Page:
The Navy’s first female admiral, Rear Adm. Alene B. Duerk, died on July 21, the Naval History and Heritage Command announced on Wednesday. She was 98.
Duerk was a seasoned battlefront nurse who broke barriers in 1972 when she became the first woman to achieve the rank.
“It took 197 years and a forward-looking Chief of Naval Operations Adm. Elmo Zumwalt, to break with tradition before Alene Duerk became the first woman admiral in the U.S. Navy,” NHHC director Sam Cox said. “But the credit goes to Duerk. From the crucible of caring for wounded sailors, Marines and prisoners of war during World War II in the Pacific, she blazed a trail of stellar performance in tough jobs, serving as an inspiration for an ever increasing number of women officers who have followed her path.”
Duerk, born in 1920 in Defiance, Ohio, became a nurse at the Toledo Hospital School of Nursing in 1941 and joined the U.S. Naval Reserve. She was commissioned as an ensign in the Nurse Corps in March 1943 and soon after found herself providing critical care to treat and comfort countless wounded and sick combat troops and repatriated Allied prisoners-of-war during World War II. She served as a ward nurse at Naval Hospital Portsmouth, Va., and Naval Hospital Bethesda, Md. She served at sea aboard the hospital ship USS Benevolence (AH-13) in 1945 when the ship, anchored off Eniwetok atoll, received sick and wounded troops.
“The time I was aboard the hospital ship and we took the prisoners of war, that was something I will never forget . . . that was the most exciting experience of my whole career,” Duerk said in an oral history for the Library of Congress’ Veteran’s History Project, according to the NHHC.
After the war ended, Duerk worked at Naval Hospital Great Lakes, Ill., before she left active duty in 1946. In 1951, she returned to active duty. She was a nursing instructor at the Naval Hospital Corps School in Portsmouth and served as the inter-service education coordinator at Naval Hospital Philadelphia. Her career stretched another 20 years, where “her skills in ward management, surgical nursing and mentoring would be put to use” while working at hospitals in San Diego and Yokosuka, Japan, with Recruiting Station Chicago and in Washington, D.C., the Navy said. Her latter assignments included assistant for nurse recruitment in the office of the deputy assistant secretary of defense for health affairs and as assistant head of medical placement liaison for the Nurse Corps at the Bureau of Naval Personnel.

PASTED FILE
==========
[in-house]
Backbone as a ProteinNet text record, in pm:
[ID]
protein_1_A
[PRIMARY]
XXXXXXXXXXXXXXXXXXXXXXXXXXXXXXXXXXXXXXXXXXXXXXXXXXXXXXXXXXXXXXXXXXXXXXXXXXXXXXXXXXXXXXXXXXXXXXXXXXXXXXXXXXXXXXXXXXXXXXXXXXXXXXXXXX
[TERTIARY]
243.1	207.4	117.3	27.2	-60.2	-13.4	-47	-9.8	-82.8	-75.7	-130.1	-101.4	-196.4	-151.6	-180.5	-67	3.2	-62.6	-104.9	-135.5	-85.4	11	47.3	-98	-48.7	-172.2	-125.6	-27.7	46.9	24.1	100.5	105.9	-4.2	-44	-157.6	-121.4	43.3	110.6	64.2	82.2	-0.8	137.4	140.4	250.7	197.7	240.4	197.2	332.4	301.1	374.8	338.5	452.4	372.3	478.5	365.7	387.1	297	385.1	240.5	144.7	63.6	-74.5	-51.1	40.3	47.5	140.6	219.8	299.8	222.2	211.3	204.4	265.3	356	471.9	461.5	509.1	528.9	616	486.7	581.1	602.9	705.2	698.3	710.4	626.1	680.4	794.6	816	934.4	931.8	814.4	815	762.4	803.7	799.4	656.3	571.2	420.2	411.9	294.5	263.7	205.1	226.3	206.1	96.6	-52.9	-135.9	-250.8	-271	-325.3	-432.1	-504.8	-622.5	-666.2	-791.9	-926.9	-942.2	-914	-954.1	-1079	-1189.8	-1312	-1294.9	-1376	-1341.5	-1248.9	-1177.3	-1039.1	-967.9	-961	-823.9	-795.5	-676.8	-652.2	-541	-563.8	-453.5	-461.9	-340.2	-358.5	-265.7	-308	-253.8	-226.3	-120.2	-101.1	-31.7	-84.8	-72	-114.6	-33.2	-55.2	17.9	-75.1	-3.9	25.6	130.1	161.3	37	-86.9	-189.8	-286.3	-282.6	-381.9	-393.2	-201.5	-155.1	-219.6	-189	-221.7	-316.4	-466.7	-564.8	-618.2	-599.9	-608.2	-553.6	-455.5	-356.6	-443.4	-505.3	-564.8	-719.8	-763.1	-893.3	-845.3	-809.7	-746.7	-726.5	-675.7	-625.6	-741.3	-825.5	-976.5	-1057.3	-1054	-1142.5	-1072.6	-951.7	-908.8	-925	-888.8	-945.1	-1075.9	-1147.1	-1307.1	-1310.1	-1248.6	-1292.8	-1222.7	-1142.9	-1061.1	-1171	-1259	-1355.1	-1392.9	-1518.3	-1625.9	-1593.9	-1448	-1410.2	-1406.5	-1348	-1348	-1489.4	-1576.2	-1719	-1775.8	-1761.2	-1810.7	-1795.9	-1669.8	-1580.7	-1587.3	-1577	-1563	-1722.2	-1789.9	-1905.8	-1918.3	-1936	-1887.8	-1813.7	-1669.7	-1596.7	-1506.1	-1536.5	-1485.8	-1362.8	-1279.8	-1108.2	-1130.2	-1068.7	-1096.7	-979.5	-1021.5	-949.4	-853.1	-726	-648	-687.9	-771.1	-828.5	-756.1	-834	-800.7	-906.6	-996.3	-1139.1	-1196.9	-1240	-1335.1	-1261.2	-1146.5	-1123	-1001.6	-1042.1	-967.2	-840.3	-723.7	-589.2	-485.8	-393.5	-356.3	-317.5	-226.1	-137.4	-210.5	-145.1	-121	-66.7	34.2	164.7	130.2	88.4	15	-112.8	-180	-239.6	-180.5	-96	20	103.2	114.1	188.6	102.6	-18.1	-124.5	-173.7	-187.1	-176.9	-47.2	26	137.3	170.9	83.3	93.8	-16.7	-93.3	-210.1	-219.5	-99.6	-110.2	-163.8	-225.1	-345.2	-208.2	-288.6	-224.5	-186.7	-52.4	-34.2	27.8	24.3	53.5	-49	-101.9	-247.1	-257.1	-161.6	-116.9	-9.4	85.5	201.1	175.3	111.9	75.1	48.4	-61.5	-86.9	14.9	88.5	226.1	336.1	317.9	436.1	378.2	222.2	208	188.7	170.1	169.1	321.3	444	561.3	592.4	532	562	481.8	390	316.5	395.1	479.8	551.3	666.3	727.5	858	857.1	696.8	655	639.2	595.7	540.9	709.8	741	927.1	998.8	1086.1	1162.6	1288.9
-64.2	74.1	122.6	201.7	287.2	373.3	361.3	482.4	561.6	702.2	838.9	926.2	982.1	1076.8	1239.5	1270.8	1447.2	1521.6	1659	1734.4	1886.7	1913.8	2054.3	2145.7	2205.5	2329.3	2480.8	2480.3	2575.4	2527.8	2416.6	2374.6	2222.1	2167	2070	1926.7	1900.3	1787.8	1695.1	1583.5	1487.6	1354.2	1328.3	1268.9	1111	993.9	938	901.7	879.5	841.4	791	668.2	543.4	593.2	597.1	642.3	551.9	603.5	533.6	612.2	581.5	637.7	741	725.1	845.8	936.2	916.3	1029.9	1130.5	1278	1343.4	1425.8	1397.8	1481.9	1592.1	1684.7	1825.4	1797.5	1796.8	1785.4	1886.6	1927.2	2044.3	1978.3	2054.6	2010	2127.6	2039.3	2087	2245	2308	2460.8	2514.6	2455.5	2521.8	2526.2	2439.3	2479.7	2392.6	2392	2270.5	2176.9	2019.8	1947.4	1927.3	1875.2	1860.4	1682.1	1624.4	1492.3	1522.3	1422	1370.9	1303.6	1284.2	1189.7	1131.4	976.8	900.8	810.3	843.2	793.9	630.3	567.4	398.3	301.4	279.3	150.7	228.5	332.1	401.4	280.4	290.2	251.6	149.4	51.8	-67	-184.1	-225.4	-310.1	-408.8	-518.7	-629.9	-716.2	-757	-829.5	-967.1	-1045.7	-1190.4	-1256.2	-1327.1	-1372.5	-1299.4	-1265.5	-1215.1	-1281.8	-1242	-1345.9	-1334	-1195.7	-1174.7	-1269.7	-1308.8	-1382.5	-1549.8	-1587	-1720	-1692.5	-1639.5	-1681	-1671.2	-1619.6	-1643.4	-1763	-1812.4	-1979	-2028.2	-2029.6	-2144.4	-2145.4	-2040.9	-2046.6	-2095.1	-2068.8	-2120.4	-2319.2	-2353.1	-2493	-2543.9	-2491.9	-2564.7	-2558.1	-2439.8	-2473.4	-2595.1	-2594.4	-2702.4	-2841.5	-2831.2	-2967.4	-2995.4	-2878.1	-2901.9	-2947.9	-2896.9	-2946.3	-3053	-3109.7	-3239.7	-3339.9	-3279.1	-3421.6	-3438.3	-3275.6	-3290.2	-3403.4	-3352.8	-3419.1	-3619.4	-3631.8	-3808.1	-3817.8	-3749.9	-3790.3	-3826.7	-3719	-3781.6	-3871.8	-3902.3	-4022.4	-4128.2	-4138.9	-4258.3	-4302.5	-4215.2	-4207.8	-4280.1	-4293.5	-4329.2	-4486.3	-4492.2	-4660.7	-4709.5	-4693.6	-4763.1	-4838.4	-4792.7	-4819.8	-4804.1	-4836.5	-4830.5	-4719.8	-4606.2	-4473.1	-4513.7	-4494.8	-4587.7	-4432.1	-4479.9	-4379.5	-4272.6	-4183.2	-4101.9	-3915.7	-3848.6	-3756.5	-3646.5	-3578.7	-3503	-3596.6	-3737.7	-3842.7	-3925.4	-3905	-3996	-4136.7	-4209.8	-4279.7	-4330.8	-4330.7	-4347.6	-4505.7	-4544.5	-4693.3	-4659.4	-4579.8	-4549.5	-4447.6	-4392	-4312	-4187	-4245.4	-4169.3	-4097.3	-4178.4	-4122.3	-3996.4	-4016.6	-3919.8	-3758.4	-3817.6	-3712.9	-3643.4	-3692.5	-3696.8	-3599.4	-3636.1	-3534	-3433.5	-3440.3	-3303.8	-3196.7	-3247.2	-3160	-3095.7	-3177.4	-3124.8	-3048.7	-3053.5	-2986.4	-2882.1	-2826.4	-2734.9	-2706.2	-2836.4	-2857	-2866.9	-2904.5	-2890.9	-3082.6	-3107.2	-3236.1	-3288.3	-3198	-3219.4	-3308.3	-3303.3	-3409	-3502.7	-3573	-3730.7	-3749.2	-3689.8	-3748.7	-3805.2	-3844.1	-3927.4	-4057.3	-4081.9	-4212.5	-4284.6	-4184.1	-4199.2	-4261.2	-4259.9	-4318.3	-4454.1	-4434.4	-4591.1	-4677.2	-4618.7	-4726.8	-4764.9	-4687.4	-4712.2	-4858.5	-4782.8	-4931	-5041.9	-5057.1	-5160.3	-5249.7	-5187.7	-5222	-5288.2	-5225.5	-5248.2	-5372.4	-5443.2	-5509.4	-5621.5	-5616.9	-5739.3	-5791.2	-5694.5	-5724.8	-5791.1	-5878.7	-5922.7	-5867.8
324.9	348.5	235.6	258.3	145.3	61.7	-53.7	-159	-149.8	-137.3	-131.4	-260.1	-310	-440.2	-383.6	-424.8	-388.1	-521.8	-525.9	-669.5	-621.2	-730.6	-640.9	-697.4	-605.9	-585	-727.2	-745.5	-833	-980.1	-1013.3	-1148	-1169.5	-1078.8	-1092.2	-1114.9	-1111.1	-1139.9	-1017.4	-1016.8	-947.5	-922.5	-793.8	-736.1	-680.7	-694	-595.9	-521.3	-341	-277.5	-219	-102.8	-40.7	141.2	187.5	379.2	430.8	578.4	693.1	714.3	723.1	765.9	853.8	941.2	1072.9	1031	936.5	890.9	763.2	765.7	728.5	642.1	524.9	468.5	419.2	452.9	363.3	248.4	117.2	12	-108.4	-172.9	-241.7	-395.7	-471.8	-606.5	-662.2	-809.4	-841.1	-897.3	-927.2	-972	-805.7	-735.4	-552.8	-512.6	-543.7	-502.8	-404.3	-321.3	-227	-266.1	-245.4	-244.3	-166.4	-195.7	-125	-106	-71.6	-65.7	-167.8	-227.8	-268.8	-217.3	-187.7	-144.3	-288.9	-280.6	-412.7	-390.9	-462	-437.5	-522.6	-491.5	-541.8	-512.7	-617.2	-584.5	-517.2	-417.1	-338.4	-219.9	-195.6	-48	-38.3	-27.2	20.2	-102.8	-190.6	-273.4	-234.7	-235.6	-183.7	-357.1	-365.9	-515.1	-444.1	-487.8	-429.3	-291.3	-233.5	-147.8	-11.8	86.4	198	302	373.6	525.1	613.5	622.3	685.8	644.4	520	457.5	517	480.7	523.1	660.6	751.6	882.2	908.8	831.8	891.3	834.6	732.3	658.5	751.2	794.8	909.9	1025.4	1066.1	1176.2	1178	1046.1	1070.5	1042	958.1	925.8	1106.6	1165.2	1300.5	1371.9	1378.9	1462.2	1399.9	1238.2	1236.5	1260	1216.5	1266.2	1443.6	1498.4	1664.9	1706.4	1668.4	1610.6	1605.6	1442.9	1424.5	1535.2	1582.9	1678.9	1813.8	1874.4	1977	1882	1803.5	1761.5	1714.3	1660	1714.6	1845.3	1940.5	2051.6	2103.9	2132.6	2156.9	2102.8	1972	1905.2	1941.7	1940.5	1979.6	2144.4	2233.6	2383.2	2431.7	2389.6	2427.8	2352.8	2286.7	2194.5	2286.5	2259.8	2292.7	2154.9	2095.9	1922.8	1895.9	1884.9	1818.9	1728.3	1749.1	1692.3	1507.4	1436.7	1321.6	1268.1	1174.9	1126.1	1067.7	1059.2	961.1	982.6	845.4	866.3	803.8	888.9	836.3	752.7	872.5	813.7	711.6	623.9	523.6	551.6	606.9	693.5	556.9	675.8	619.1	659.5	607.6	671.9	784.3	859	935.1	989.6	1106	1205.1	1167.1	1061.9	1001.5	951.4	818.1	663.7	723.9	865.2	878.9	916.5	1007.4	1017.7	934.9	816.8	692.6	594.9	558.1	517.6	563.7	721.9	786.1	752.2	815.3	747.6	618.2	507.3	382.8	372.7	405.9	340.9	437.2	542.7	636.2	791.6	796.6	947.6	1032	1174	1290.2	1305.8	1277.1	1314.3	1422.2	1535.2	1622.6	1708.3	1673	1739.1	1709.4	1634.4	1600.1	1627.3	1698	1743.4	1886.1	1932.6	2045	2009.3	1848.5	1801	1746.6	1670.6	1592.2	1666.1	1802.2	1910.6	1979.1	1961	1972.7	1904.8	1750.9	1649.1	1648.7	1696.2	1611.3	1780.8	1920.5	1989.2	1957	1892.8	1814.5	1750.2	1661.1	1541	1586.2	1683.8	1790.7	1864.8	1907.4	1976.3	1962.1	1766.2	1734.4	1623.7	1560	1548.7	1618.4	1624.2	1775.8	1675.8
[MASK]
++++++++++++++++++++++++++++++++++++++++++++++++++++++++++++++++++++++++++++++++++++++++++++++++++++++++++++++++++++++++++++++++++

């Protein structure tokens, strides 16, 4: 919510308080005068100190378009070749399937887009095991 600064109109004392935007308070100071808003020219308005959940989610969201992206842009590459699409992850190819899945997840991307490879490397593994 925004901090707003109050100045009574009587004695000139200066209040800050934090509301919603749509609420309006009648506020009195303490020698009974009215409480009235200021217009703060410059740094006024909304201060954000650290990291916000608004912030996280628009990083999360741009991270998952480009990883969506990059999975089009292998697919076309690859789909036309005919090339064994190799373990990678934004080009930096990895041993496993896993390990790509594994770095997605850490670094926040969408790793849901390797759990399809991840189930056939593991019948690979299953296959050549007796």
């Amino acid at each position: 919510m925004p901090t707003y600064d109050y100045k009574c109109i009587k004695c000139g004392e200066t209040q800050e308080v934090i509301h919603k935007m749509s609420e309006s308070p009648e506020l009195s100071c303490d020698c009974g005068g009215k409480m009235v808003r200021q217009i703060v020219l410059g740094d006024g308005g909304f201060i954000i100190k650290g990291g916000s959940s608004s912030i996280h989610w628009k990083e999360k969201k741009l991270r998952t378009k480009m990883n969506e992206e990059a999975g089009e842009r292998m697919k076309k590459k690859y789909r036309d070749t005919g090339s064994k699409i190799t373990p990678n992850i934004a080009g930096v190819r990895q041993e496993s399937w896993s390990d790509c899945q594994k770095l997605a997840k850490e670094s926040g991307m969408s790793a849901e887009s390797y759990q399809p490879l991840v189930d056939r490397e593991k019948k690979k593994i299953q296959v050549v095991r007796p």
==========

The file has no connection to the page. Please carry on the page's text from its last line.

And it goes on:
In May 1970, the Navy appointed Duerk as the director of the Navy Nurse Corps. “Over the next five years, Duerk provided direction for the Nurse Corps, updating policies affecting Navy Medicine and expanding the sphere of nursing into ambulatory care, anesthesia, pediatrics, obstetrics and gynecology,” the Navy said.
On April 26, 1972, then-President Richard Nixon approved her selection to rear admiral, effective June 1, 1972. With Zumwalt looking on, then-Navy Secretary John Warner pinned on the star on Duerk’s collar. Zumwalt, in his decision, acknowledged the significance of her advancement, which came at a time when the nation was debating equal opportunity and the workforce role of women. In a message, one of his famous “Z Grams” – he detailed new actions to level the field for women that included this: “Offer various paths of progression to flag rank within the technical, managerial spectrum in essentially the same manner as we are contemplating for male officers.”
Duerk retired in 1975. Her service and reputation extended to the wider nursing community, both military and civilian. She joined other nurses for the unveiling of a bronze statue of the bespectacled nurse displayed in 2013 at the University of Central Florida’s College of Nursing. Vice Adm. Forrest Faison, the Navy’s surgeon general, in a statement remembered her as “a strong and dedicated trailblazer who embodied the very principles that continue to guide Navy Medicine today. She will forever be remembered as a servant leader who provided the best care to those who defended our nation, honoring the uniform we wear and the privilege of leadership.”